Aussie Matt Jones has won an incredible $1.6 million and booked a late ticket to the Masters after a career-defining performance at the PGA Tour's Honda Classic.
Jones, the current Stonehaven Champ and a two-time Australian Open winner, converted his third round lead into his second Tour title at the PGA National Resort and Spa in Florida.
The 40-year-old was hitting the ball better than ever as he hit a final round two under, finishing the week at -12, after an awesome ball-striking display.
The win not only lands Jones a whopping $1.6 million payday, but his world ranking jumped from 65th to 11th and will earn him an invite to next month's Masters.
The jump is also a huge step towards potentially qualifying for the elite 30-man Tour Championship for the first time.
Jones chokes up after PGA Tour victory
Little wonder he choked up after completing the biggest win of his career - coming seven years after his maiden win on the PGA Tour.
"Sorry, I'm pretty emotional," Jones said. "It means the world.
"Seven years between wins, it's been a battle. I've had ups, I've had downs.
"I've lost my card, had to go to Q-School. It's just a tough job, but I just worked hard.
"Had some tough times putting but just worked hard with my coach home in Australia, Gary (Barter) and it's finally paid off.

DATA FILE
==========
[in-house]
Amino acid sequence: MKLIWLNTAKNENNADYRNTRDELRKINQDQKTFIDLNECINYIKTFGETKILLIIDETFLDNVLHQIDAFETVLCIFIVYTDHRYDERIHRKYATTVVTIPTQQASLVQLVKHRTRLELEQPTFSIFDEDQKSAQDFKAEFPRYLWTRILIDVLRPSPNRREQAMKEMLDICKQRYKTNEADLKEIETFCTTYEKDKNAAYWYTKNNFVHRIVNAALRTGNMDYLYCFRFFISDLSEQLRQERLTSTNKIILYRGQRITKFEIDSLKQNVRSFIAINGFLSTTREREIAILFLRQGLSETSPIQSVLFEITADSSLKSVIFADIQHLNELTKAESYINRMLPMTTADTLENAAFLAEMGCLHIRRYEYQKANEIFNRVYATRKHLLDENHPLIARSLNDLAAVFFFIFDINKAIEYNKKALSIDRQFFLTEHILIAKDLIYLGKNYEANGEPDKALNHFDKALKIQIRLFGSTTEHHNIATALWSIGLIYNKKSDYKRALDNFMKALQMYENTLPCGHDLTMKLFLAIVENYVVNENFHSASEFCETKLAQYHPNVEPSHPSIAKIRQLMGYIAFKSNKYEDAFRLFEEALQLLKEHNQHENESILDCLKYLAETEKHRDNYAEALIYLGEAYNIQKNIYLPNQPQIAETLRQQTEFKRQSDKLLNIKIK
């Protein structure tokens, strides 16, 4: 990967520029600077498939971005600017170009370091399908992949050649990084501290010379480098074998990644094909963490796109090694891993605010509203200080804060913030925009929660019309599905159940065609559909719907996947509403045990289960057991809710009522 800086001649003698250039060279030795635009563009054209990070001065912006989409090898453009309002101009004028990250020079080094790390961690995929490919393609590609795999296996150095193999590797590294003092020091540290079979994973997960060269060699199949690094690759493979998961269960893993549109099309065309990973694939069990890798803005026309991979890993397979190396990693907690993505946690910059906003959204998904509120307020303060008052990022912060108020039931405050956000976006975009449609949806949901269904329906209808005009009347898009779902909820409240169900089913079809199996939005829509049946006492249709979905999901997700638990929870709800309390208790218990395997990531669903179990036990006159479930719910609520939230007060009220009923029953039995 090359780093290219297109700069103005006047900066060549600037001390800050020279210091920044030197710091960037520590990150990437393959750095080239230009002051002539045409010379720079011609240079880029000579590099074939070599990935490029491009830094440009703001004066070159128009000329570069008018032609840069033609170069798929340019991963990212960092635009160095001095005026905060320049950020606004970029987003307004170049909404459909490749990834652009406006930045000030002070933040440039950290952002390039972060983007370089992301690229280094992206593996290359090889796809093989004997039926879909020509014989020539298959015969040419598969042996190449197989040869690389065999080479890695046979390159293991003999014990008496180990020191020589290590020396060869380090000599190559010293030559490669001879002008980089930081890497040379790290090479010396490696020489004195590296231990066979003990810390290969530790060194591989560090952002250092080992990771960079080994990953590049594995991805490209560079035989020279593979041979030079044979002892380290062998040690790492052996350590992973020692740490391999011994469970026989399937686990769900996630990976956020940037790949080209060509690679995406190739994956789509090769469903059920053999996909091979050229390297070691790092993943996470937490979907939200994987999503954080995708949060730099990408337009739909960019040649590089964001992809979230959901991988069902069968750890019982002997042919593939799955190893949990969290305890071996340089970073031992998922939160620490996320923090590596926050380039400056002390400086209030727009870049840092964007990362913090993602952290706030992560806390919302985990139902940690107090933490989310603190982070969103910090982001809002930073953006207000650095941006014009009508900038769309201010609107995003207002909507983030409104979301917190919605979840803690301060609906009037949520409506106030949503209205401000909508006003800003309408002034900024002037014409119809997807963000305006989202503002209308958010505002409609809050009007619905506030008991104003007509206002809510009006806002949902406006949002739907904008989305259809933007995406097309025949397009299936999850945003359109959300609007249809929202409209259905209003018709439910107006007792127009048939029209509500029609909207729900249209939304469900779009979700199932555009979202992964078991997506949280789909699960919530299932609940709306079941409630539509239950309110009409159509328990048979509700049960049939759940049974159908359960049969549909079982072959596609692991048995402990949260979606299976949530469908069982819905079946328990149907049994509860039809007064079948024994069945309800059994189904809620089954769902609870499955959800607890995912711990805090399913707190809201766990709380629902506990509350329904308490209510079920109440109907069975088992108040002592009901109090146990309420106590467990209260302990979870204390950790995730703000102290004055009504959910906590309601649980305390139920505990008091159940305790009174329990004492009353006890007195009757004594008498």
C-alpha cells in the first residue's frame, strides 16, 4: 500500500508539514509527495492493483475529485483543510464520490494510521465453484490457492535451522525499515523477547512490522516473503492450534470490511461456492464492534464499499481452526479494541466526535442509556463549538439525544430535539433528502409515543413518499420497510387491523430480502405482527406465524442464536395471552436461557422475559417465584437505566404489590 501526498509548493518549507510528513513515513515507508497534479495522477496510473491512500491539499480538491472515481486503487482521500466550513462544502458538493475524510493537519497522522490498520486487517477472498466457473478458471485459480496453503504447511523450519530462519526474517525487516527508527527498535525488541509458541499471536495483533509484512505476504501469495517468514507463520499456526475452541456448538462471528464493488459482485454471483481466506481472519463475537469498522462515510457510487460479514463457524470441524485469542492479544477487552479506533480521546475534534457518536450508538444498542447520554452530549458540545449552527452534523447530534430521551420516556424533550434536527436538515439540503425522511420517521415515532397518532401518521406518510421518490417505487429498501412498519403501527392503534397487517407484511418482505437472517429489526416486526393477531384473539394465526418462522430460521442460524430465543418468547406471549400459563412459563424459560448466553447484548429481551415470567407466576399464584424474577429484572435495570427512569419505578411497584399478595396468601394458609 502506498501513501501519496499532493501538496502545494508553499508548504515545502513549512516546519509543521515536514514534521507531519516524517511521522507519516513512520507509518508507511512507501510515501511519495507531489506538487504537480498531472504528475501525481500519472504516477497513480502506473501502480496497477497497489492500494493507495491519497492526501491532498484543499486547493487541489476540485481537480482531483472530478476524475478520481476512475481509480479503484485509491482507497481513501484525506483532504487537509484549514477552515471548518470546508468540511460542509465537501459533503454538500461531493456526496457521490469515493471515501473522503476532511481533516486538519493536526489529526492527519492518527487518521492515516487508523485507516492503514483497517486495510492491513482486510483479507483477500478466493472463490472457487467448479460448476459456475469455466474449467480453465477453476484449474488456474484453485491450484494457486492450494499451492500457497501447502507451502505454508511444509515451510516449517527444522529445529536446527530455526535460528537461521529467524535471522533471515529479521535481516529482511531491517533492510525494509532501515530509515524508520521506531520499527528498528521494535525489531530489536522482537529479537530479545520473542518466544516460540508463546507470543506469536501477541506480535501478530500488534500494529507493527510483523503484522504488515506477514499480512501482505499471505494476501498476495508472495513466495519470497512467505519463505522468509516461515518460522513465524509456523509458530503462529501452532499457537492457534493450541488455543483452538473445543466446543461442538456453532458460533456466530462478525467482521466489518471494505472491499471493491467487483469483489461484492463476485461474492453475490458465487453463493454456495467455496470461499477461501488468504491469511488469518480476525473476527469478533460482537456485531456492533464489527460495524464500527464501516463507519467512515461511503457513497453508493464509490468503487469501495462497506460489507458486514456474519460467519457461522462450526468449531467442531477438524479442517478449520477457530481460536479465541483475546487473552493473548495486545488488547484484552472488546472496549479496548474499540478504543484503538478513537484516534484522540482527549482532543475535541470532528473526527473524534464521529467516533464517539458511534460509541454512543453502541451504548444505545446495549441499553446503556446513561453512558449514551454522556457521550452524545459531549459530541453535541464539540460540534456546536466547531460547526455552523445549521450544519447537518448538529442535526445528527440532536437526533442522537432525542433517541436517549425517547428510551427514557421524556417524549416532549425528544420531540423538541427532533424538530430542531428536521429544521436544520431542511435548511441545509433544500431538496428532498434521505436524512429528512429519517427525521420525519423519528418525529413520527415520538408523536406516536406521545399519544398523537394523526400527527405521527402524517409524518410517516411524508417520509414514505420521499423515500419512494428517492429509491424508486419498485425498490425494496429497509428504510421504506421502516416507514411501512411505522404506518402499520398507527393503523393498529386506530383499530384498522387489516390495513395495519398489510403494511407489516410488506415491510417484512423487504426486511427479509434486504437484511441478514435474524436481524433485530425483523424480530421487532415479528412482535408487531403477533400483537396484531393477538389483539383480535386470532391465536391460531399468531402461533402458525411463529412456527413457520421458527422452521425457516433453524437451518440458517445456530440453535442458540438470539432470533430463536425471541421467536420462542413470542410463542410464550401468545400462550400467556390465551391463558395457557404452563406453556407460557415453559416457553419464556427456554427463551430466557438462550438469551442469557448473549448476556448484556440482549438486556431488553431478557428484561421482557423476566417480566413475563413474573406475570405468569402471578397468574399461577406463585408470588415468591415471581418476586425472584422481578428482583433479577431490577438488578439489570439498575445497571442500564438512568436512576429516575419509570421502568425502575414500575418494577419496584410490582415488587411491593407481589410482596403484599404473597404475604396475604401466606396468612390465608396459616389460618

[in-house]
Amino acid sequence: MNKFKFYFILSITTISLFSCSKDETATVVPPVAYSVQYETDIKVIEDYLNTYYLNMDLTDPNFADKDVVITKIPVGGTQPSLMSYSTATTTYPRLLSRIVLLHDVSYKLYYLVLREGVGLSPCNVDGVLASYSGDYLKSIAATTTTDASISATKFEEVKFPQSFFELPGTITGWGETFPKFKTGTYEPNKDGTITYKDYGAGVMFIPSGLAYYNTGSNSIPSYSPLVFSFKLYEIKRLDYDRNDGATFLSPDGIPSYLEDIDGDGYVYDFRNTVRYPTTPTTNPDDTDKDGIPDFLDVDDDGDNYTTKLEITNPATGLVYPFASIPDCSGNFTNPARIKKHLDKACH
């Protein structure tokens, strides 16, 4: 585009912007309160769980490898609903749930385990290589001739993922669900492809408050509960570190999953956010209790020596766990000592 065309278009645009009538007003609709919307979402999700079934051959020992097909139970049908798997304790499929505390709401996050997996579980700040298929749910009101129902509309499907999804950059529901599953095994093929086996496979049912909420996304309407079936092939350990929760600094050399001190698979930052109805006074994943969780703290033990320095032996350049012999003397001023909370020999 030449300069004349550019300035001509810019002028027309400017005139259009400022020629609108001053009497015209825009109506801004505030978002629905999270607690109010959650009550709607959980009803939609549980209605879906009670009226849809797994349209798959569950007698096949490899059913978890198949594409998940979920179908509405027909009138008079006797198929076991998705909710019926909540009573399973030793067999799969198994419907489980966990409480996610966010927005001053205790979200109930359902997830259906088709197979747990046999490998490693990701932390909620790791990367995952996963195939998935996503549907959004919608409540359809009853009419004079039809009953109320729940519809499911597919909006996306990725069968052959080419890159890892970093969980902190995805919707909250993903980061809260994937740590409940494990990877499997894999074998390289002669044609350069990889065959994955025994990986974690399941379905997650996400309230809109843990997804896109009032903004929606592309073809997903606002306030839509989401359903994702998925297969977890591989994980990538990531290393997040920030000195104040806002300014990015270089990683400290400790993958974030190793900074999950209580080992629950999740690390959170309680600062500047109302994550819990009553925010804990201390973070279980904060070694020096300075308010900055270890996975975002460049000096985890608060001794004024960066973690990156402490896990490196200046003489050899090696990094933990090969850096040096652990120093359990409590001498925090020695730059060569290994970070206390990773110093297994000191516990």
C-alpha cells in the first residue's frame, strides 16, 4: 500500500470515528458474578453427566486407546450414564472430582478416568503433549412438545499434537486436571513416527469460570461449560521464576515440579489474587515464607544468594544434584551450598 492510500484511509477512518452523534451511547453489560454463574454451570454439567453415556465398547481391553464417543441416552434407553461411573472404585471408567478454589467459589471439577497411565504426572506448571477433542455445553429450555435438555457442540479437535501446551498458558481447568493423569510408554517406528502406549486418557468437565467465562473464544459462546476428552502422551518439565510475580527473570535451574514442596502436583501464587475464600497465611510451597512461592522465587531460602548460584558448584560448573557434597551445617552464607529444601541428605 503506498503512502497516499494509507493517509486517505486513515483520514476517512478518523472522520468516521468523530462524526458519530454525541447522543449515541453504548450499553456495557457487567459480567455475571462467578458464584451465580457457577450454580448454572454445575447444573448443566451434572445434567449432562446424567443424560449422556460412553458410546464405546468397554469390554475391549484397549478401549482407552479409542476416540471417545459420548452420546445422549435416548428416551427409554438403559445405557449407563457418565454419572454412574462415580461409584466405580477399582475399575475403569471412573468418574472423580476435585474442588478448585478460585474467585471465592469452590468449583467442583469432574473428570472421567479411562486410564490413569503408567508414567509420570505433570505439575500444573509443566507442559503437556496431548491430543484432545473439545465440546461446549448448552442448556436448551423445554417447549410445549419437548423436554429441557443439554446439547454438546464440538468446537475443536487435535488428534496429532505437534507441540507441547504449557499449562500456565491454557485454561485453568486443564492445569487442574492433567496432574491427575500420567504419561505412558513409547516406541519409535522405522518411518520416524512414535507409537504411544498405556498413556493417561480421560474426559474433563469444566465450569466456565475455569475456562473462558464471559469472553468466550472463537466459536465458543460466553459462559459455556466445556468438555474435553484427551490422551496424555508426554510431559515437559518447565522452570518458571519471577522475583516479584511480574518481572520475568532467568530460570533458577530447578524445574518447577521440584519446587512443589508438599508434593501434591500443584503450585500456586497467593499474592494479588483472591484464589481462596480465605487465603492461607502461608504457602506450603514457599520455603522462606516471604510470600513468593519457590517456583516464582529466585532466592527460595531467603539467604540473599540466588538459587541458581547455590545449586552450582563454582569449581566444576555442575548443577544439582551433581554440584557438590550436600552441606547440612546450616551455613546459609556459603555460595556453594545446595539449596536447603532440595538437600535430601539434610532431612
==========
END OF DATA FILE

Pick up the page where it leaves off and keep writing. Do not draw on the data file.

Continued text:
"It opens up a lot for me tournament-wise this year."
Jones' last and only Tour win came back in 2014 when he won the Houston Open.
But this time he was able to fight against gusty conditions to secure the historic victory.
While he needed to birdie the 72nd hole to even make that playoff in Houston, Jones dominated in Florida from the get-go.
He opened with a spectacular course-record 61 on Thursday, which former world No.1 Lee Westwood declared "possibly the round of the year".
Jones relinquished the halfway lead with an even-par second round before overturning a six-shot deficit to Wise midway through moving day to regain control heading into championship Sunday.
Jones' only wobbles down the stretch were three-putt bogeys on 11 and 14.
But, defying treacherous winds as he had all week, he more than made up for the slip-ups with successive birdies on 12 and 13, then another on 16 to slam the door shut on his challengers.
"It was probably the calmest I've been for a golf tournament for four straight days," Jones said.
"And especially (here), you can't get a tougher golf course to win on than this one in these conditions.
"So to be able to do that on this golf course is amazing and something I can build on for the future hopefully."
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